It is heartwarming to note that, the Ghana Football Association (GFA) earlier this week met officials or representatives of Premier League clubs in the country to deliberate on issues pertaining to the 2019/20 season.
According to Ghanafa.org, among the issues that came up for discussion were officiating, the StarTimes television broadcast rights deal, and matters that border on integrity. Reading the story on the GFA’s website, I sensed a conscious attempt by the FA to open up on financial matters relative to our domestic league. With that, I believe, the GFA deserves commendation.
Elsewhere, being transparent to your publics as a corporate entity does not really earn praise or elicit the kind of commentary that seeks to laud and put you in shining lights as if it is so extraordinary to be clear and forthright to members of your association. It is a natural occurence. It is expected of you. It is incumbent on you and, in this case, the GFA, to be transparent in not just money matters but indeed in its entire operations.
Context is important here. Our football has had a history where not everything was open to major stakeholders like the clubs and the media. I neither expected previous football administrations to come to the public sphere with everything nor am I advancing the argument that, the present FA, under the leadership of Kurt Okraku, should publicise everything it does.
That is not practical. It is a wild expectation to have, even imprudent, in fact, impossible. Yet given our football’s recent history, deliberate efforts should be made to keep stakeholders in the know of developments such as the ones they disclosed this week.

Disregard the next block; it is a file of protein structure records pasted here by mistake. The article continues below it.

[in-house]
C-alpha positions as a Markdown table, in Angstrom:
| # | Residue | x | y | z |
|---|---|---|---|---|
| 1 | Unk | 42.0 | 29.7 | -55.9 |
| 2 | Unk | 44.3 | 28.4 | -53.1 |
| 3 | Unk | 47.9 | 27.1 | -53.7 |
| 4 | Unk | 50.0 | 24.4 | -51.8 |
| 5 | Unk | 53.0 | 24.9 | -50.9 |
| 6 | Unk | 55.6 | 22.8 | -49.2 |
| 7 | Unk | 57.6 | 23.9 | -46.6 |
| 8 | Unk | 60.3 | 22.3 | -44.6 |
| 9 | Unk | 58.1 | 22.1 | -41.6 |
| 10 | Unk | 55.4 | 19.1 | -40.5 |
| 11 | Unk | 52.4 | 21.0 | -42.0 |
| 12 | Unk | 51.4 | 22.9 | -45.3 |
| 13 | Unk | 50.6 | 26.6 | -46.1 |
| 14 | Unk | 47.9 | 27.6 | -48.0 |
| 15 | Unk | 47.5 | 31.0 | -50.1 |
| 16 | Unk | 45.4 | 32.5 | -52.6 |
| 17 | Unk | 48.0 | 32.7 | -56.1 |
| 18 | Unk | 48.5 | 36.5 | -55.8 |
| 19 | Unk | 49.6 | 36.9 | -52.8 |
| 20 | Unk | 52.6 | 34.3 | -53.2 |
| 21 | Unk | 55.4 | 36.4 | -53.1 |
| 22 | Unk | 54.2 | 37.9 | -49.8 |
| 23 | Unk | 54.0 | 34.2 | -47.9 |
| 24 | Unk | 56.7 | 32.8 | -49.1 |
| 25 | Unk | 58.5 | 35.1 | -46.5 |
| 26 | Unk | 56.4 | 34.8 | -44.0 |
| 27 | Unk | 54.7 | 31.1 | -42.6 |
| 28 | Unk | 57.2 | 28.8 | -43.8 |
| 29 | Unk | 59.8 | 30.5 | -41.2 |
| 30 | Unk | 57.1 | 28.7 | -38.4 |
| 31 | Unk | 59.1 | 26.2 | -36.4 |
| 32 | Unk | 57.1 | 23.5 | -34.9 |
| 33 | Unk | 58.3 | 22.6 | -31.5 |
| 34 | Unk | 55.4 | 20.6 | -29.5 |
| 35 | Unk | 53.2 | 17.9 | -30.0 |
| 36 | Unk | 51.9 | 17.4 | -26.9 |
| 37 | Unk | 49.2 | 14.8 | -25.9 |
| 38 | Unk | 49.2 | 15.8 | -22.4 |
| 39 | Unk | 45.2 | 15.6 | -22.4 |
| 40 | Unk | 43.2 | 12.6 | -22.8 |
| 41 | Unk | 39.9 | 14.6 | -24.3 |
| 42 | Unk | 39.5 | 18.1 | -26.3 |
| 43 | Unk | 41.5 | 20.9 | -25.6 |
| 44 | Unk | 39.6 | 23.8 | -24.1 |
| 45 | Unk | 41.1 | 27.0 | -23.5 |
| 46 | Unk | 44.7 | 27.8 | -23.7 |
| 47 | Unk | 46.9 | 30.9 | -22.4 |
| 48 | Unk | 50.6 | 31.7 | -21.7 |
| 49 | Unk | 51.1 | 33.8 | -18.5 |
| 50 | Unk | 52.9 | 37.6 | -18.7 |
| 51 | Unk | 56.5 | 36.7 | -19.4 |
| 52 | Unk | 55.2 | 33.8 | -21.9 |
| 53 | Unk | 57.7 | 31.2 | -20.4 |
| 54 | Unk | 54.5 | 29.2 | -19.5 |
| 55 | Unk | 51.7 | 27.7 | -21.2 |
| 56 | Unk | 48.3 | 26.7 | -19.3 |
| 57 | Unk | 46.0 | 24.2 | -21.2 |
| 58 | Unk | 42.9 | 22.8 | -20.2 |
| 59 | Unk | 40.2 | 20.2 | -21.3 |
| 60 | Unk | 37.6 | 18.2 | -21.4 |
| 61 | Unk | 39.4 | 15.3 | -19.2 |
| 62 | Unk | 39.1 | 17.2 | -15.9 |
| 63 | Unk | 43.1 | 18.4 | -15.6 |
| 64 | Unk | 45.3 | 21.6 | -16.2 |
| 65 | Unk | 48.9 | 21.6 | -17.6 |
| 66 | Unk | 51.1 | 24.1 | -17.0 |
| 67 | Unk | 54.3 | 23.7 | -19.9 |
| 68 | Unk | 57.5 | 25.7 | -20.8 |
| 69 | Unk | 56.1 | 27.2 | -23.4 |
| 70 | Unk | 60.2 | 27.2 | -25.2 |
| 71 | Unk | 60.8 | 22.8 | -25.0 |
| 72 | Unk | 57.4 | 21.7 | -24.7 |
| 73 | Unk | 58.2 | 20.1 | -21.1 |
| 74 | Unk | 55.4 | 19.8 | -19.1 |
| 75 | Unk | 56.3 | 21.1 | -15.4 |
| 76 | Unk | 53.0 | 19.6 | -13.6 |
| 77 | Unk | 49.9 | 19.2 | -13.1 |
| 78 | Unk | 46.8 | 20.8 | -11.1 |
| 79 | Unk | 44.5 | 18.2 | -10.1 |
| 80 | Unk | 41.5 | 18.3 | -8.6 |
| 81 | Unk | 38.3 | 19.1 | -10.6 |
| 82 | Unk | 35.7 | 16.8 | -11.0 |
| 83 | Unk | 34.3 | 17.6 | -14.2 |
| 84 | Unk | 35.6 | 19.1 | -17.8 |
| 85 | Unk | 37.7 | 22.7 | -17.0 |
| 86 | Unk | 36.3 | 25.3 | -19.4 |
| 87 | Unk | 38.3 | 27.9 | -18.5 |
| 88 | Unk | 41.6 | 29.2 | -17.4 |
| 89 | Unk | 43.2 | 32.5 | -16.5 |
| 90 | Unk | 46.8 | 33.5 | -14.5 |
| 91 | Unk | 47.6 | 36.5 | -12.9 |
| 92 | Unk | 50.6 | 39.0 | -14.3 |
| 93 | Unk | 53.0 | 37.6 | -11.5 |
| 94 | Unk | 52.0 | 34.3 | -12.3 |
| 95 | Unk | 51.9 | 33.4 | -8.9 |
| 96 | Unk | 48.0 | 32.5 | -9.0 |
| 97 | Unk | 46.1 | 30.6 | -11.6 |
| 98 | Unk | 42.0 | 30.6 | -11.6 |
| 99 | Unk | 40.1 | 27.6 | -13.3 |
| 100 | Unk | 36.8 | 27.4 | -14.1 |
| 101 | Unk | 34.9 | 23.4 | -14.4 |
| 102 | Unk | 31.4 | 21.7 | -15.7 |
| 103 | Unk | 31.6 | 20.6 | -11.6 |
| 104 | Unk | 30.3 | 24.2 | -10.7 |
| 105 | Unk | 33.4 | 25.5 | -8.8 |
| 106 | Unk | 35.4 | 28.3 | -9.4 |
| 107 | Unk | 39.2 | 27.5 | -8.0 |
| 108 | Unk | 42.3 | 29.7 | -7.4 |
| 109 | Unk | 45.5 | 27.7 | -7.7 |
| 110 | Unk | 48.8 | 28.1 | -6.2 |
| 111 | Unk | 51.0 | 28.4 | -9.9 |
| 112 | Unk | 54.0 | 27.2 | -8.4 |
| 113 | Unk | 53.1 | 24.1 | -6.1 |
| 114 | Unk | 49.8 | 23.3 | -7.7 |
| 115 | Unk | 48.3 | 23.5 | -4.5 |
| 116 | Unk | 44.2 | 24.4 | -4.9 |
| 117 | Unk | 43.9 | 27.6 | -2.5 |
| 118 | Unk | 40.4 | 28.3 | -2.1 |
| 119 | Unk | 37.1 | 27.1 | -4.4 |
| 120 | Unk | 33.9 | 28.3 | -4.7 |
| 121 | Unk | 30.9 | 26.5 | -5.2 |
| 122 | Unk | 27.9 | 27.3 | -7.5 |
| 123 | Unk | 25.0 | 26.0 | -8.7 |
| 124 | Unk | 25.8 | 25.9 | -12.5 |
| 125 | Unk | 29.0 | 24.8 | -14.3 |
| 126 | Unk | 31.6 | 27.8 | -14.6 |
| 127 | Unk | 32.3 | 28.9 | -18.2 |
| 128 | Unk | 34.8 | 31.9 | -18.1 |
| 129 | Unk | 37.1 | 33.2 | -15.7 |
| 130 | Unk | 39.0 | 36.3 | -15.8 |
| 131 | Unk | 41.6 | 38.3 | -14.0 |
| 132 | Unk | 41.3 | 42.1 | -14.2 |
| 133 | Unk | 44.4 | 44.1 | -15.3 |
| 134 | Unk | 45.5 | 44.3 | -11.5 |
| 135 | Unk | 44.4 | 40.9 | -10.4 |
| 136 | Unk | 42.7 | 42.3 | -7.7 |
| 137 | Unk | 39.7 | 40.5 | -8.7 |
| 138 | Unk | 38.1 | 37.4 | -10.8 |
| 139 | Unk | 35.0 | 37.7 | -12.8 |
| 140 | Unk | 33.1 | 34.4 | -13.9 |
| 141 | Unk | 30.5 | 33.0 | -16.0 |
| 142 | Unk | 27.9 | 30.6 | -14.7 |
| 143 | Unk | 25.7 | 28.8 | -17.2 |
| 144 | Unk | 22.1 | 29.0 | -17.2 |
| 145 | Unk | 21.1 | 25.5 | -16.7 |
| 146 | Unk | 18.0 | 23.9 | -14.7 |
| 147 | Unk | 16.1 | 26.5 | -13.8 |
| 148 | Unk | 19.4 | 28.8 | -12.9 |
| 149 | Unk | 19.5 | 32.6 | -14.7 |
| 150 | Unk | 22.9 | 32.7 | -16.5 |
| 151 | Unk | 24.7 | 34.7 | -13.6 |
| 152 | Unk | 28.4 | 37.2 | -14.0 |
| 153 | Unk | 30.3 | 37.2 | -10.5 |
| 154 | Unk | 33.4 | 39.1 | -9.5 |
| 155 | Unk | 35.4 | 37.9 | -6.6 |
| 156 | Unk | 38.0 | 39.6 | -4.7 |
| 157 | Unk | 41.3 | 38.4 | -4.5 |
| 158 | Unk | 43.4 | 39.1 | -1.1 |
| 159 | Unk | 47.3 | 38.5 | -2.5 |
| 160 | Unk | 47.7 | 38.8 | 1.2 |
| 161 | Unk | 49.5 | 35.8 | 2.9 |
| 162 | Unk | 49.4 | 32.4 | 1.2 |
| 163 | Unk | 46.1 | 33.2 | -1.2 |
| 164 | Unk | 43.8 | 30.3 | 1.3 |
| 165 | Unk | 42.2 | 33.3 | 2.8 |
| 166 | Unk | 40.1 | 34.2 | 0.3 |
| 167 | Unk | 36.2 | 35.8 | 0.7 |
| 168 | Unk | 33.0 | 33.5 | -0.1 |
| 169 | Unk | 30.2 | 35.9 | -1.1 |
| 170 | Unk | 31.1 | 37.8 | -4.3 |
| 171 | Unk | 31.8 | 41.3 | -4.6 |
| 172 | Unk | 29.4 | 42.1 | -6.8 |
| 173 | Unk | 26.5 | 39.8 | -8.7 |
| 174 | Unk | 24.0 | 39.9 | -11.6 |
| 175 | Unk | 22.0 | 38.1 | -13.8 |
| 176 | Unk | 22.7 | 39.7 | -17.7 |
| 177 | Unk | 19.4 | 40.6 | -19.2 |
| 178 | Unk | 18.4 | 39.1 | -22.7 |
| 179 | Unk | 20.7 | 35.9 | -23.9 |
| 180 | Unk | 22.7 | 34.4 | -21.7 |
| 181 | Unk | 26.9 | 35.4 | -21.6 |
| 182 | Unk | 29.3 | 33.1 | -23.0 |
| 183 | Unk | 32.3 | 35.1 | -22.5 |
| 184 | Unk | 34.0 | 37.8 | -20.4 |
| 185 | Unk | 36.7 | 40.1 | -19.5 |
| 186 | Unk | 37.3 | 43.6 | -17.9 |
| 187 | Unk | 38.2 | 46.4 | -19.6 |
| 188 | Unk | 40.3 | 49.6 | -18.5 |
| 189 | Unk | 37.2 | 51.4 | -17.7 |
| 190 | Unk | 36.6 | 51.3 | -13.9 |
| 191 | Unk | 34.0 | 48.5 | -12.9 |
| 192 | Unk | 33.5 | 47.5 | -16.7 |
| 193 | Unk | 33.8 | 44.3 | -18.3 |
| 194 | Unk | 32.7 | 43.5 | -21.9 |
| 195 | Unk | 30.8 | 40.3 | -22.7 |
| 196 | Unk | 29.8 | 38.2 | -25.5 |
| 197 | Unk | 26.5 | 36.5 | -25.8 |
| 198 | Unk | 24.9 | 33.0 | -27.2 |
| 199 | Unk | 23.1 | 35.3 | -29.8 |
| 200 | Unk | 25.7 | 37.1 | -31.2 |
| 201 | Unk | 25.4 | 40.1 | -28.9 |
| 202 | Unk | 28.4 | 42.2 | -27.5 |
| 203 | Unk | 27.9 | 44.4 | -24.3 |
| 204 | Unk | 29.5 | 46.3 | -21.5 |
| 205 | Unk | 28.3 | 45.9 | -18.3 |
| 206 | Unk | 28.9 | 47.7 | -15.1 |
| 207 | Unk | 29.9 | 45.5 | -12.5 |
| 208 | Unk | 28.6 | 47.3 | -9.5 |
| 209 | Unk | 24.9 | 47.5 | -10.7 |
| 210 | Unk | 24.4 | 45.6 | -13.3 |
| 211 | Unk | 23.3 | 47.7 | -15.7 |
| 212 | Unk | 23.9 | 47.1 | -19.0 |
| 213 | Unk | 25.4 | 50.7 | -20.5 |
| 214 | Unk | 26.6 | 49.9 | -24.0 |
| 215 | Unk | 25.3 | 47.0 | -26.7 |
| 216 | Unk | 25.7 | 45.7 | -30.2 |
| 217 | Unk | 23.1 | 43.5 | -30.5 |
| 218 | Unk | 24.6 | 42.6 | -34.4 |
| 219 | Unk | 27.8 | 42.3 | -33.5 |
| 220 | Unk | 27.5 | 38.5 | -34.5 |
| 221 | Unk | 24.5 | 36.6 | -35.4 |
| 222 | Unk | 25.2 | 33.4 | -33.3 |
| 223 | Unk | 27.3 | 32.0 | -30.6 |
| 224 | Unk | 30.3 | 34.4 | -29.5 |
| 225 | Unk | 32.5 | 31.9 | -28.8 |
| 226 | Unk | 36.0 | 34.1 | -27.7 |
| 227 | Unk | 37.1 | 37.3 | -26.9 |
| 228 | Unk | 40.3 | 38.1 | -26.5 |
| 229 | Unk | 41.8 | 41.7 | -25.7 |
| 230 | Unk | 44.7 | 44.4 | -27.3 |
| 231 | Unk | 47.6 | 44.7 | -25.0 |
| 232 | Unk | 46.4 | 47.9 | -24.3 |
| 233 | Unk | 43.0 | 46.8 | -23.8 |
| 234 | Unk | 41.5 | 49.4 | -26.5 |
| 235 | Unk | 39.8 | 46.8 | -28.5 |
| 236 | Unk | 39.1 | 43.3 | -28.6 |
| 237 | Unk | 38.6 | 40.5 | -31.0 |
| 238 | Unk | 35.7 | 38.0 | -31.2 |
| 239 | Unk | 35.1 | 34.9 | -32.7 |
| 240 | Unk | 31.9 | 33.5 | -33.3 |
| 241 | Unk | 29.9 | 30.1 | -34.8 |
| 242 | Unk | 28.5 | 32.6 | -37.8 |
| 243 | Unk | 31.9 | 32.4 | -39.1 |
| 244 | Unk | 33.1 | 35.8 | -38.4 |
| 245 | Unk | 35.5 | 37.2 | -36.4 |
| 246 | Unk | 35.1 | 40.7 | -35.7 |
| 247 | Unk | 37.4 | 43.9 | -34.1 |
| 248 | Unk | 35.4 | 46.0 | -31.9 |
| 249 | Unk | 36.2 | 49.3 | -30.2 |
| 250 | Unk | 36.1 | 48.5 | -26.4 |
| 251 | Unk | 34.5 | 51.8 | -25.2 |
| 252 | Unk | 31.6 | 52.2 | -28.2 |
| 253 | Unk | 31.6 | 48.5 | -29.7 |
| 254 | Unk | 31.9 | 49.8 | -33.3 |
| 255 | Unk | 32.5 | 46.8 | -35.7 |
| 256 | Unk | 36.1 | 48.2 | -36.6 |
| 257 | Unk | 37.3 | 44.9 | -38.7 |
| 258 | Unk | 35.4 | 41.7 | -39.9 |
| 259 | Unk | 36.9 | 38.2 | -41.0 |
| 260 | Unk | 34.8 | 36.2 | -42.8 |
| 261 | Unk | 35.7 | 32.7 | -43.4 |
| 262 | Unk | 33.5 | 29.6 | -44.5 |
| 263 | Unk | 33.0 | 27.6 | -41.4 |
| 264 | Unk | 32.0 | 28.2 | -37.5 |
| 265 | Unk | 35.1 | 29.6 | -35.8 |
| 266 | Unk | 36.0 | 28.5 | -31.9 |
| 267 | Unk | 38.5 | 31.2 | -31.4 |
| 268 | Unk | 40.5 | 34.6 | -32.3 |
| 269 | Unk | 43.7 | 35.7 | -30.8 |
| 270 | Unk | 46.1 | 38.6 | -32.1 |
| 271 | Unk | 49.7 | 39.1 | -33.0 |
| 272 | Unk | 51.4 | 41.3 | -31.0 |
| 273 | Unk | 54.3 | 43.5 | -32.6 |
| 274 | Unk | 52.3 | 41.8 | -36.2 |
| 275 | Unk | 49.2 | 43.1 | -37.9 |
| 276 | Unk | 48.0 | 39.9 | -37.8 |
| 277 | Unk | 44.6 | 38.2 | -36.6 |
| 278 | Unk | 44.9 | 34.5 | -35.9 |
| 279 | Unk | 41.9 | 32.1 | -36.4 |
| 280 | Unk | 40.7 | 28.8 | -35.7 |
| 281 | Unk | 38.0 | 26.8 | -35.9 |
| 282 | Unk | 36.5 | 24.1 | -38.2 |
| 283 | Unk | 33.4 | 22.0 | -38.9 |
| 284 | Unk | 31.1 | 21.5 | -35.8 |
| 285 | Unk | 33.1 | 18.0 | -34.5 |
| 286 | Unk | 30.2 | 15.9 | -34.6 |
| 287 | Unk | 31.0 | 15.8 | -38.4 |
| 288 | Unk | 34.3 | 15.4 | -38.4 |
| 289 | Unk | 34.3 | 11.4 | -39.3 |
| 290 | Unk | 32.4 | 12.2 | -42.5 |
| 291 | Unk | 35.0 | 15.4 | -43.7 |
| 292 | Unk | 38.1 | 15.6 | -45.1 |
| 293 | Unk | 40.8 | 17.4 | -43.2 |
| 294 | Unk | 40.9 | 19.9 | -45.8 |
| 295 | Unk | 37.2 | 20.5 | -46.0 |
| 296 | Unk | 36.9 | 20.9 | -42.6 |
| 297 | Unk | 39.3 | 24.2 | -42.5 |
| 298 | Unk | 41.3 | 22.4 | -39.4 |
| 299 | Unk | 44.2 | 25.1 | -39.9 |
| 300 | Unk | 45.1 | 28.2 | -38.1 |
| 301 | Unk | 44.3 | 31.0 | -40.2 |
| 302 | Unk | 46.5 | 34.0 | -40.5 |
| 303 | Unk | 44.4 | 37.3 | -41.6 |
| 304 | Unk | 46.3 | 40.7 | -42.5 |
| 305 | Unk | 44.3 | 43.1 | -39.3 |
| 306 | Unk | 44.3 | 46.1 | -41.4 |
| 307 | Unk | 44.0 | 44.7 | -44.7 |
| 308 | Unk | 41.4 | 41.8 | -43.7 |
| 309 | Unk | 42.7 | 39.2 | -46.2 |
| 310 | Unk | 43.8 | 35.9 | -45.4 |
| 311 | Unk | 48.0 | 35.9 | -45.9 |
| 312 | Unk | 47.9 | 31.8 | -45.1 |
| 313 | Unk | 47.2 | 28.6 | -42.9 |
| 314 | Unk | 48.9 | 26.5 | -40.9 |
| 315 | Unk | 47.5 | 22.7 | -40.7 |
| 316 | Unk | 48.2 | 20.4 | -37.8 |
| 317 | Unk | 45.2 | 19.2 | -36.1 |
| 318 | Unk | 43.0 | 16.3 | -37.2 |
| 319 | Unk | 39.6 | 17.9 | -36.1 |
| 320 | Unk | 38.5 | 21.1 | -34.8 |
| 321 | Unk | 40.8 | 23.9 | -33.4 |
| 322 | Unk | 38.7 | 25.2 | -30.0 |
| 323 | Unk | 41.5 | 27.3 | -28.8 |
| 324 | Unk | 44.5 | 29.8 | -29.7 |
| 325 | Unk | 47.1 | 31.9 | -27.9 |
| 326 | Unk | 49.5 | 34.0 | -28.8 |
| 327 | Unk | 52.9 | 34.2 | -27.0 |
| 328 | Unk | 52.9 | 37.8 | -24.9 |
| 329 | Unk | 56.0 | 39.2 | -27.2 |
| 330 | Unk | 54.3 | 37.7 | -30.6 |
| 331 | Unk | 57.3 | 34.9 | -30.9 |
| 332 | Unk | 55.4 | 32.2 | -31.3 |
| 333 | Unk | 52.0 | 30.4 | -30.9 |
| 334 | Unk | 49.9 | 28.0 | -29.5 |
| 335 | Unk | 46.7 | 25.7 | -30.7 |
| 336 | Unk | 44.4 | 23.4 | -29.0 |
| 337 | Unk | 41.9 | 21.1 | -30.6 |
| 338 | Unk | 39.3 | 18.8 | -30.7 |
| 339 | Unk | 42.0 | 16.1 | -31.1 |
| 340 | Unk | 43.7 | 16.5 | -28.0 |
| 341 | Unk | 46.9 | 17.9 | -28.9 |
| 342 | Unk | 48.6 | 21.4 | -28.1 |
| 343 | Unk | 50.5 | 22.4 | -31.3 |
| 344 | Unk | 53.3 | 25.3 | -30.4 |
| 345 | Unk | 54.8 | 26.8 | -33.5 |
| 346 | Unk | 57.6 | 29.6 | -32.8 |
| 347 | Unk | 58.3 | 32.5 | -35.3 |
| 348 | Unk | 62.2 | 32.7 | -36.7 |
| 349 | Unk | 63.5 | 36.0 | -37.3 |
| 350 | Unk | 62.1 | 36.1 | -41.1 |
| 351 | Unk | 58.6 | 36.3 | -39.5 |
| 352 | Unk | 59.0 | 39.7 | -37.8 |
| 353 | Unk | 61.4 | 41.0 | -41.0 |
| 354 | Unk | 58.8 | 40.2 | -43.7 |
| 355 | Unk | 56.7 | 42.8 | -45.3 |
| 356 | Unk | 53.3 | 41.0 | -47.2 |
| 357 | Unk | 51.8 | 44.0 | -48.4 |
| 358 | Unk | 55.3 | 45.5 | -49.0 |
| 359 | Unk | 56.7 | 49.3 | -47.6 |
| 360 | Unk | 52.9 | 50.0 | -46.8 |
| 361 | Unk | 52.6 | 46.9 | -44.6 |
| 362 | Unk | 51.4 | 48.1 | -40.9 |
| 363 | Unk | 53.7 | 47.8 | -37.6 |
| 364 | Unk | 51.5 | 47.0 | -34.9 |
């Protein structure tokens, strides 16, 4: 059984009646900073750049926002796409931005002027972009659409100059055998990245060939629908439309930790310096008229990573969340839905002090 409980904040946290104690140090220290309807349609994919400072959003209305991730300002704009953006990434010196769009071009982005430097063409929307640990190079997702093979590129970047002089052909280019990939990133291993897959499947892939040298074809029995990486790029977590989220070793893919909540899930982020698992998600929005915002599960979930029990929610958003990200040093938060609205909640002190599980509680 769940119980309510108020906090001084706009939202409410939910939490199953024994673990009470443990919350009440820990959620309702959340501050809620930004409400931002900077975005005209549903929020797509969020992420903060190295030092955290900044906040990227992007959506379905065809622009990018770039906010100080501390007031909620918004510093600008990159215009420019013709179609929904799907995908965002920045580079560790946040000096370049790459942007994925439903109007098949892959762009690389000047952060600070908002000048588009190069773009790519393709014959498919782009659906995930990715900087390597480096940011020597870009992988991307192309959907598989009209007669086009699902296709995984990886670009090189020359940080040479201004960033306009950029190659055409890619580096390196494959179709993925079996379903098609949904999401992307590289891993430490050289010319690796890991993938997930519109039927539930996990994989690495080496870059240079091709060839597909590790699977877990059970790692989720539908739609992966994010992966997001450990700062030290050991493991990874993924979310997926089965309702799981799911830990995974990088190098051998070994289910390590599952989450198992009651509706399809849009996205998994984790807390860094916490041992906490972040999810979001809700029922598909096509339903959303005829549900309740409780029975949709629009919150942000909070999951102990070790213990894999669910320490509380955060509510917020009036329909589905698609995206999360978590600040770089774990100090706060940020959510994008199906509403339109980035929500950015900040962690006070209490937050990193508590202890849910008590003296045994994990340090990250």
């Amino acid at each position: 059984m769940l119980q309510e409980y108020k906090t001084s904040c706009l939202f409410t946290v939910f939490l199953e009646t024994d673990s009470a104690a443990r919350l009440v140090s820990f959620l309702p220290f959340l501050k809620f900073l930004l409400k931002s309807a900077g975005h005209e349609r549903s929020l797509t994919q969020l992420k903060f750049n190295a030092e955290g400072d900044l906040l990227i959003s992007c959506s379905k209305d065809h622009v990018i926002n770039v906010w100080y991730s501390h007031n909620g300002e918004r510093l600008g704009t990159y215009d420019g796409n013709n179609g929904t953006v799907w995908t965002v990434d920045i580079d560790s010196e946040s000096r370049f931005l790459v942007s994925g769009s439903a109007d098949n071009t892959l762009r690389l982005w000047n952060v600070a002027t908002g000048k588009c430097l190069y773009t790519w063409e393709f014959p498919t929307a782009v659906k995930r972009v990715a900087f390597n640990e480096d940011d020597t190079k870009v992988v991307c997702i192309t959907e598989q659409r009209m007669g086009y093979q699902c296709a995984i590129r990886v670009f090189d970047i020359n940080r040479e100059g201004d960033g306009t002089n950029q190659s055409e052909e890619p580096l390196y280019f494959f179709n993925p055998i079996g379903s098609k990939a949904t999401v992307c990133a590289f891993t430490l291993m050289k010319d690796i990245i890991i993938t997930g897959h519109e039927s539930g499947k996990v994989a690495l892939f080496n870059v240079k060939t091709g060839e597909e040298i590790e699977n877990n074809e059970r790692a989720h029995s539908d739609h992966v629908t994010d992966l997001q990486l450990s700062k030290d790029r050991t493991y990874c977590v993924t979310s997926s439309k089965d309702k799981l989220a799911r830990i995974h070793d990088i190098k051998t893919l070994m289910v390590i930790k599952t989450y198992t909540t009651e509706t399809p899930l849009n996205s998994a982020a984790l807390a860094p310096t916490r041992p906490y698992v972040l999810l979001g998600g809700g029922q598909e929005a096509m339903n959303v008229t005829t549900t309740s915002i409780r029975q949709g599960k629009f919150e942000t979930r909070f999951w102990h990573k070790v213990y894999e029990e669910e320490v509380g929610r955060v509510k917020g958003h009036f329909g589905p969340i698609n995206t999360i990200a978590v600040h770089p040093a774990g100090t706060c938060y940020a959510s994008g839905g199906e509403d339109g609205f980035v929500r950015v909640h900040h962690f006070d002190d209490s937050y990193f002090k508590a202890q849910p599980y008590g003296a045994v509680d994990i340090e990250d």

Not only will such disclosures make the GFA look good in the eye of the corporate world and the general public, they will additionally and steadily inspire confidence in the entity, which many, either rightly or wrongly, painted with dirty brushes and in ignoble colours in the past.
I commend the football administration particularly for their openness on the StarTimes deal, the breakdown they provided and so on. The clubs have a role to play; to be professional in their business and conduct so as to reposition themselves for the best.
Even if it can be argued that, the amounts involved in the StarTimes deal for example, are not good enough, it is necessary for clubs to also work to raise revenue for their activities and not always come, cup in hand, expecting something from the FA.
For now, I pat at the GFA on its back for their transparent gesture. It is nothing extraordinary but the FA’s move must be acknowledged as good while we expect more financial injection into our game. And anytime the financial booster comes, they should always be willing to make disclosures.